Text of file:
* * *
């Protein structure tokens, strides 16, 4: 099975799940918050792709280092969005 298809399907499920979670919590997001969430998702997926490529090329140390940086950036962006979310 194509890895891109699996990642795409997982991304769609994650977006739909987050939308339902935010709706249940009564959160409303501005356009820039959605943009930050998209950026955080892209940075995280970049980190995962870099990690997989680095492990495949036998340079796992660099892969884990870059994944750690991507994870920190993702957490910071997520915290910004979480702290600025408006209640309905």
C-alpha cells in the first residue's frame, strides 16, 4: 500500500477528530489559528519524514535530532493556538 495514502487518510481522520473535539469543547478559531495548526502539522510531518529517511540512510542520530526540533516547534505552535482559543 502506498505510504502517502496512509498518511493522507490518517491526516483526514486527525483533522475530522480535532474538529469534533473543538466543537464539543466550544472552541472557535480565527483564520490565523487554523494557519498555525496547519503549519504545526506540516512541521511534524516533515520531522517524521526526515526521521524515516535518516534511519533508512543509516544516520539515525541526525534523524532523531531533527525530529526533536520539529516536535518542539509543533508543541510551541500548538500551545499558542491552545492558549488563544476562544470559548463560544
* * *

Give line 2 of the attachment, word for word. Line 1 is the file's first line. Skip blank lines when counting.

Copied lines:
C-alpha cells in the first residue's frame, strides 16, 4: 500500500477528530489559528519524514535530532493556538 495514502487518510481522520473535539469543547478559531495548526502539522510531518529517511540512510542520530526540533516547534505552535482559543 502506498505510504502517502496512509498518511493522507490518517491526516483526514486527525483533522475530522480535532474538529469534533473543538466543537464539543466550544472552541472557535480565527483564520490565523487554523494557519498555525496547519503549519504545526506540516512541521511534524516533515520531522517524521526526515526521521524515516535518516534511519533508512543509516544516520539515525541526525534523524532523531531533527525530529526533536520539529516536535518542539509543533508543541510551541500548538500551545499558542491552545492558549488563544476562544470559548463560544